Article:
EAC did say no to first stage environment clearance to Purthi HEP in Lahaul and Spiti district in Himachal Pradesh, but gave its ok when it came back with a slightly different configuration. It did say no to extension of TOR to Lara Sumta and Sumta Kathong HEPs, but suggested they can apply afresh! It has not yet cleared Ken Betwa, Etalin and Pancheshwar, but has not said no either to any of them. It did mention SANDRP submissions dozens of times, but did not invite SANDRP, or any other group to the EAC meetings even once where SANDRP submissions and developer response were discussed. There has never been a point-wise discussion in the EAC about the merits and demerits of the developer’s response. Just to illustrate how problematic has the EAC decisions have been, see our blog about the 86th meeting of EAC held in August 2015 https://sandrp.wordpress.com/2015/09/22/why-the-decisions-and-minutes-of-the-86th-meeting-of-eac-on-river-valley-projects-need-to-be-reviewed/.
All this only goes to illustrate how seriously problematic are our decisions about dams and hydropower projects.
GENERATION PERFORMANCE OF HYDROPOWER PROEJCTS The basic purpose of building hydropower projects is generation of electricity, let us see how India’s hydropower projects perform in 2015. During the year, with total installed capacity of 42641 MW as on Dec 31, 2015, India’s large hydropower projects, as per the data from Central Electricity Authority, generated 129.11 BU (Billion Units, one unit equals one kilowatt hour), compared to 130.8 BU in 2014. So even though installed capacity in 2015 went up by 1824 MW, generation went down by 1636 Million Units! Our earlier analysis has shown how the returns from hydropower projects in India are diminishing in different respects. The trend continues in 2015.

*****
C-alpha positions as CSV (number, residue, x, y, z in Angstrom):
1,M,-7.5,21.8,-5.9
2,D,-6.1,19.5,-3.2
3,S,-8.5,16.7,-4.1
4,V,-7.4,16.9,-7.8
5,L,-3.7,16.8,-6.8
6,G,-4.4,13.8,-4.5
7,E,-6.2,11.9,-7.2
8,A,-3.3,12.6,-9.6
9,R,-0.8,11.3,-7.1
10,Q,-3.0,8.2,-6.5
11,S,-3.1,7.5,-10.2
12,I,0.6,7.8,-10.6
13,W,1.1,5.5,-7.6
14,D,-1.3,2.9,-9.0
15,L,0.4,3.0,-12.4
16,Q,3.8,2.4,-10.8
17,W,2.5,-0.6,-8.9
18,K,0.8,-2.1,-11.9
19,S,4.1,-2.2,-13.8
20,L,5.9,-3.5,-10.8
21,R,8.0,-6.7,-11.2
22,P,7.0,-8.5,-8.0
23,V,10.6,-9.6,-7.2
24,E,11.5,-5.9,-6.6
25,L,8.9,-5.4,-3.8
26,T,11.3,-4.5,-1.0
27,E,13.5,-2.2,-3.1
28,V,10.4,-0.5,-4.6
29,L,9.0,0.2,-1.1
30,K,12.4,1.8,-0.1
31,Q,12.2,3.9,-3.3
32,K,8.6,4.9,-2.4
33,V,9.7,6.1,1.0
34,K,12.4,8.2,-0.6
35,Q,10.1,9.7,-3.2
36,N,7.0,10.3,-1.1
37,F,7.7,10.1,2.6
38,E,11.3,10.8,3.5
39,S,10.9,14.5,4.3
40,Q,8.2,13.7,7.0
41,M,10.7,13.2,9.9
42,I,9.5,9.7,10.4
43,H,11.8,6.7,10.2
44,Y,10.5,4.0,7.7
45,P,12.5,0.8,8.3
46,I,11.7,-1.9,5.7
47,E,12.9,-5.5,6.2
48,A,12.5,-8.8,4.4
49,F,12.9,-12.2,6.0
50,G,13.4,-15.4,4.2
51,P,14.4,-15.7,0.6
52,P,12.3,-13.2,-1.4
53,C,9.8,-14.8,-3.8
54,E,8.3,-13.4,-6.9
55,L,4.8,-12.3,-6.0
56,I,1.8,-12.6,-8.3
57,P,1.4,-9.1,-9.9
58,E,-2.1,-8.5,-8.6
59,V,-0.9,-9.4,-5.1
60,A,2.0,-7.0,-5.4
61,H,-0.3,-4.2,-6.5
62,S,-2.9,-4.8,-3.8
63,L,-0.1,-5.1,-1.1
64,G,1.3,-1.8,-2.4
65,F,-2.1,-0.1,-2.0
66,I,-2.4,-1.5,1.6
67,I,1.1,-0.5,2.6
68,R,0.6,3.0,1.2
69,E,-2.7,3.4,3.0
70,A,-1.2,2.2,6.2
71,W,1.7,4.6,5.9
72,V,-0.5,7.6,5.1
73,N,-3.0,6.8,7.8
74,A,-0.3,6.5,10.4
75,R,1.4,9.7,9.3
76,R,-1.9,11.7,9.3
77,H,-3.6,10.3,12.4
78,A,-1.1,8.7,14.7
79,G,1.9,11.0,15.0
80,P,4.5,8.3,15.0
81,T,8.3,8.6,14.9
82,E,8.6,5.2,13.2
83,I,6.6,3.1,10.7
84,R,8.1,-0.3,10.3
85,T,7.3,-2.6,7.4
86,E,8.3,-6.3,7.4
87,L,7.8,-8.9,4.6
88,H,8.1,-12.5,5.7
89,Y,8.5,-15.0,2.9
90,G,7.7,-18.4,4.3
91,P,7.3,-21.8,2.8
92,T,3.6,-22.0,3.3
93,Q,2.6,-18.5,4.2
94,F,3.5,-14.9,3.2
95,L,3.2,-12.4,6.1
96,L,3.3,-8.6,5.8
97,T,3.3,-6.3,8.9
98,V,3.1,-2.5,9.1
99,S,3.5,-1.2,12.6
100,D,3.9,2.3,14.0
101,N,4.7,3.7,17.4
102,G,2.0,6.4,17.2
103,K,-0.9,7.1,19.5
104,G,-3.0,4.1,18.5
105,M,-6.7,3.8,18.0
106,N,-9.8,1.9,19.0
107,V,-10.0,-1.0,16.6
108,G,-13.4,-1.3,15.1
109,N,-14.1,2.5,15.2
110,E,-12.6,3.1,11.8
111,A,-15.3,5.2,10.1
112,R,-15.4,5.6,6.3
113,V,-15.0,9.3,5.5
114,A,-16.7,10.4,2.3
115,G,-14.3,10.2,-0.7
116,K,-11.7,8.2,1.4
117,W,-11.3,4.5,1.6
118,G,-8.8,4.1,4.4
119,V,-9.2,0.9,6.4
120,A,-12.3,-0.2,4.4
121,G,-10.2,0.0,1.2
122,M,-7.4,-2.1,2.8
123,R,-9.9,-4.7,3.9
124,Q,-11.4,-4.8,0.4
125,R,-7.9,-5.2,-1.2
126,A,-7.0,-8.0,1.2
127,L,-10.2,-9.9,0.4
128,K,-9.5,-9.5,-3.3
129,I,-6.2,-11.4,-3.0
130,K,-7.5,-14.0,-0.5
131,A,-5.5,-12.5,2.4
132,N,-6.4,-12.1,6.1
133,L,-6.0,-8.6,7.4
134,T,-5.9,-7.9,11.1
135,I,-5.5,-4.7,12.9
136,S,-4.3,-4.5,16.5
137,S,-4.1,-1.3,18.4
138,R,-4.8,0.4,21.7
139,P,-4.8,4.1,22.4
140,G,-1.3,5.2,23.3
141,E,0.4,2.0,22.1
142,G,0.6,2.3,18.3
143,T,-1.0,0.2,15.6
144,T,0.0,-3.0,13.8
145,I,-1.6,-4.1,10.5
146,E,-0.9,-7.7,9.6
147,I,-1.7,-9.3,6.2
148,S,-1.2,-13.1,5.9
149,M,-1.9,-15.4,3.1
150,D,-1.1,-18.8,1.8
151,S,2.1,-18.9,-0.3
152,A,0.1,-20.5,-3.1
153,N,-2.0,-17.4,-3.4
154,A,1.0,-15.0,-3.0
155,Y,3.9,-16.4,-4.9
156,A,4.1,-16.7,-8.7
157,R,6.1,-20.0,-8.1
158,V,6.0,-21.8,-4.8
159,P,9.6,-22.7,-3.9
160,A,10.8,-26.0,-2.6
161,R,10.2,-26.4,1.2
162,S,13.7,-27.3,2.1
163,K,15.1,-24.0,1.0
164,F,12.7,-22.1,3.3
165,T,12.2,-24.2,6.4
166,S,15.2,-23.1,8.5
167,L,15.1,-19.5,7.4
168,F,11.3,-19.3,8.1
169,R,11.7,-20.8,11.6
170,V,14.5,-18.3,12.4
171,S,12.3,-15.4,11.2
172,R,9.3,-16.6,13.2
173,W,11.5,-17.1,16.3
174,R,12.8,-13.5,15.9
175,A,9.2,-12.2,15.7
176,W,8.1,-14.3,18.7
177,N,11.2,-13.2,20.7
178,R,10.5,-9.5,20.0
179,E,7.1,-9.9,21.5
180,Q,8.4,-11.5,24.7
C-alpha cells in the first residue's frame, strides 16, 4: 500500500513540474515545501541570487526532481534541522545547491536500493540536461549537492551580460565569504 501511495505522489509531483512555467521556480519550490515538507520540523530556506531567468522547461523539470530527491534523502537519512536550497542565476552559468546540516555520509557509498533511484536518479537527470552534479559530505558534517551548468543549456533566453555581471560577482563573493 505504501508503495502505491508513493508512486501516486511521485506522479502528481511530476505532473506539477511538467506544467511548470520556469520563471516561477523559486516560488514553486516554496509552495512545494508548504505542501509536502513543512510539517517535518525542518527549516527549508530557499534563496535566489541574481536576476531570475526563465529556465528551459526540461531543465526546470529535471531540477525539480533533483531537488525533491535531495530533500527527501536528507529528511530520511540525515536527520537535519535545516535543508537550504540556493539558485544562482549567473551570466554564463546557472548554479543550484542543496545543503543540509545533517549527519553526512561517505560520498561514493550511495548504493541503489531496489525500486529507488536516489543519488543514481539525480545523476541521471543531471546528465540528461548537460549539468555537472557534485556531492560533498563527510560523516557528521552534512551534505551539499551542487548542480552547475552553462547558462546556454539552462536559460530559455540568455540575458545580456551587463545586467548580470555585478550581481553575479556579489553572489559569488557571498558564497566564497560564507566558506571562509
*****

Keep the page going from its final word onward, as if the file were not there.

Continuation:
Peaking power It may be added here that USP (Unique Selling Proposition) of hydropower projects is that they can provide peaking power ( power supply in the hours when the demand is highest). There is no agency that is either monitoring or trying to optimize peaking power from hydropower projects. However, let us take a snapshot of this situation. A review of the daily Power Supply reports of the Northern Region Load Despatch Centre shows that on Dec 31, 2015, Northern region had peaking shortage of 1529 MW. Northern Region, incidentally, should give us the best illustration in this regard since it has, at 18815 MW, the highest hydropower capacity among all regions of India. On Dec 31 2015, hydropower projects were providing 10041 MW of generation during peak hours, and 2446 MW generation during off peak hours. So net peak load provided by hydropower projects on Dec 31, 2015 was 7595 MW, which is just 40% of the hydro installed capacity of 18815 MW in the region. This snapshot tells us that on Dec 31, 2015 (incidentally, the rivers have minimal flows at this time and hence all the more reason even for run of river projects to operate in peaking mode) about 60% of the hydropower capacity was NOT providing peaking power, which it was supposed to do! It may be added that Northern region had only 1529 MW of peaking shortage, which could have been easily provided by the more optimum performance of these projects. It also tells us that as far as peaking power requirement is concerned, we do not really need more hydro since the current capacity is sufficient to cater to our peaking needs, if operated optimally, in a manner that hydropower projects are supposed to operate! Even as a snapshot, this tells us a lot!